And I take his point. But, if I had to label my theology, I would still opt, not for liberal, or post-liberal, or post-modern, or progressive, or radical, but rather for “narrative.”
I love the richness and the complexity of human stories, in all their quirkiness. And, in them, I find hints at least of the divine story.
My favourite theological term, most days, is “mystery.” You can tell me yours later on if you want. And my favourite biblical text, no surprise here, is probably 1 Cor. 1:27. You‘ll recall it immediately, I‘m sure! “God chose what is foolish in the world to shame the wise.” Though, to be honest, I have some problems with the context in which it appears. It's true, I’m afraid, that I tend to divide the world into those who are able to see the funny side of life and of themselves, and those who are not!
I began my spiritual journey as a Baptist, attending James St. Baptist Church in Hamilton. But don’t get the impression that I’m a refugee from fundamentalism, or anything like that. James St., in those days, was a mainline, liberal church, linked to the theological school at McMaster University. My transition to the United Church was prompted, not by theological frustration, but rather by circumstance and by musical connections with the minister and his son.
When I arrived at Emmanuel college, I already knew about the differences among the various gospels, and other biblical texts. I was open to the wisdom of other faith traditions. (The only “A” I got in my undergrad studies was in World Religions). I was, at that point, a classic “liberal.”
At Emmanuel, the most significant influence, for me, was Robert Dobbie - a tiny little Scot with a huge mind, and an even bigger heart. It was he who baptized our firstborn, Stephen - preaching, on that occasion about the martyrdom of Stephen from the Book of Acts - a burden which Stephen has carried amazingly well over the years. And it was he who helped me to ground my faith as I tried to make sense of all those academic challenges. There were other influences, of course. Doug Jay (who is here, today), the late Greer Boyce, and others.
My relationship with Bill Fennell, our systematics prof, was of a different order. Humanly, we probably had more in common - and at the college retreats, we would bond over a shared performance of German lieder. Theologically speaking, however, we were not always on the same page. Ironically, it was my frustration with the prevailing neo-orthodoxy of that time that led me to pursue graduate studies in Boston. Not in pastoral psychology, as some of you might suppose, but rather in systematic theology - studying with one of Bill’s own teachers - Paul Tillich, no less. My STM, believe it or not, was an academic degree! For that whole process, I am eternally grateful.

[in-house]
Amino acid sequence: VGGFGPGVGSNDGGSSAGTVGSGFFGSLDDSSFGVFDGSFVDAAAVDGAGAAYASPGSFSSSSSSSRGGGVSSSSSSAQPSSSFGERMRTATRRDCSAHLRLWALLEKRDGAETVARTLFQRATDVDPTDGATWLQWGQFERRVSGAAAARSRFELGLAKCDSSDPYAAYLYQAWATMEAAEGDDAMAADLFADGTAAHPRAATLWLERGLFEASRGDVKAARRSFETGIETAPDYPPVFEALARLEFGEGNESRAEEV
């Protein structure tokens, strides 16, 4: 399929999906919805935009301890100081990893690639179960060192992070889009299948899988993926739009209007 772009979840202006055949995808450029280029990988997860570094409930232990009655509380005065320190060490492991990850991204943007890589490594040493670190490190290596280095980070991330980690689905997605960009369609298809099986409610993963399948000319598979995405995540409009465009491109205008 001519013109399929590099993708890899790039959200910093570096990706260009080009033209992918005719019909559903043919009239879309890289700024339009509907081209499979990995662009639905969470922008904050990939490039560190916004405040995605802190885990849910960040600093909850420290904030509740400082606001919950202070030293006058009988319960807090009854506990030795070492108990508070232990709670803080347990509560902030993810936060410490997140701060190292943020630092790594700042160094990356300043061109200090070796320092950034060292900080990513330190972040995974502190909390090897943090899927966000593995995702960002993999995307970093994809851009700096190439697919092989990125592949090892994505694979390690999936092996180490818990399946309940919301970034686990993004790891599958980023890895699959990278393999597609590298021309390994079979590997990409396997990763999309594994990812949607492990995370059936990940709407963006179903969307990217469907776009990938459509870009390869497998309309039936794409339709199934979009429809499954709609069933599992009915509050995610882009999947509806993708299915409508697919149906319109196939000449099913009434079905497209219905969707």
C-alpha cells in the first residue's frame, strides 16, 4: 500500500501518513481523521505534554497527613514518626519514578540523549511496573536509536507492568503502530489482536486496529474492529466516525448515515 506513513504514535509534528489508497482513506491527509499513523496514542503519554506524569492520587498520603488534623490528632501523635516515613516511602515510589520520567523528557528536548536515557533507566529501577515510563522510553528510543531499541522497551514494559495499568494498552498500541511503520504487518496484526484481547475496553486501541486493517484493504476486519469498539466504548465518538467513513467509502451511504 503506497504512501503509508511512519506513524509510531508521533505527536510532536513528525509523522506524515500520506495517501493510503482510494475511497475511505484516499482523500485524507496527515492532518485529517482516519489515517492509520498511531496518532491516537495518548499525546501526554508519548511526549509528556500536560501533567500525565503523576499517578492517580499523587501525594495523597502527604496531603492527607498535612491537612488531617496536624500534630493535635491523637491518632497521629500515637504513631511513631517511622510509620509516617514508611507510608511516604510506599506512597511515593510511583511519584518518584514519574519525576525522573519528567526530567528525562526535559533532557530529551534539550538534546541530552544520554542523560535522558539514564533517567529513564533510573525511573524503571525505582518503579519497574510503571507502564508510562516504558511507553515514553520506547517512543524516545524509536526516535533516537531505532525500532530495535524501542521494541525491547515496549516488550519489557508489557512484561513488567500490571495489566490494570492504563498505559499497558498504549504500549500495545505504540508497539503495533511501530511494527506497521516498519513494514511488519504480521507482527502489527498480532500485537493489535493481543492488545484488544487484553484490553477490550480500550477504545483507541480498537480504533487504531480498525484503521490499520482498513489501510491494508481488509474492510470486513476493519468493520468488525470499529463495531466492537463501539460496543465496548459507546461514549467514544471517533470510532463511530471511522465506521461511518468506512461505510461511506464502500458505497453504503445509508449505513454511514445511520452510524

Likewise, the relationships I have enjoyed over the years have been similarly rich and diverse. Classmate Bill Fritz and I were best man at each other’s weddings! At the 1988 General Council in Victoria, we were on opposite sides of the debate! And yet our friendship survived.
For me, it was not simply a question of “gay rights,” though that was important too. It was also, and perhaps more, a question of how we live out, in the church, the radical inclusiveness of the gospel we profess! I went into that struggle as if my life depended on it. And in a way, it did! I’m not quite sure what I would have done if the church had gone the other way on that issue.
The reason why I applied for the position of Field Ed Director at Emmanuel College is also interesting, I think. It was NOT at the urging of liberal, progressive friends, but rather through a chance encounter on the street with Prof. Dave Demson - also a friend, but someone whose approach to theology was very different from my own. “You should apply, Gillies!”, he said with typical bluntness. A sentiment that was reinforced over dinner, a couple of days later, by Paul and Deanna Wilson. So I did. And the rest is history! I had a wonderful five years in this institution of higher learning. And it was a wonderful cap on an interesting, and varied career.
One final point: something thing that I have heard a lot, over the years, is that the “best thing Gillies has going for him, is MIMI!”
And they’re right, of course. Picking up, again, on the Academy Award connection, I want to recall the words that Christopher Plummer used during his acceptance speech at the last Oscars. With a slight edit, they could just as well apply to my situation.
“She came into my life almost 60 years ago, armed with a caring soul and the wisdom of Solomon!” I can’t say it any better!
Though I should point out that, in fact, we were in the same kindergarten class, so, it has actually been over 70 years! Were it not for that “caring soul,” and that “wisdom of Solomon,” I would not be standing here today!
But here I am! Saying: “Ah shucks. It was nothing folks!”
So thanks. And God bless.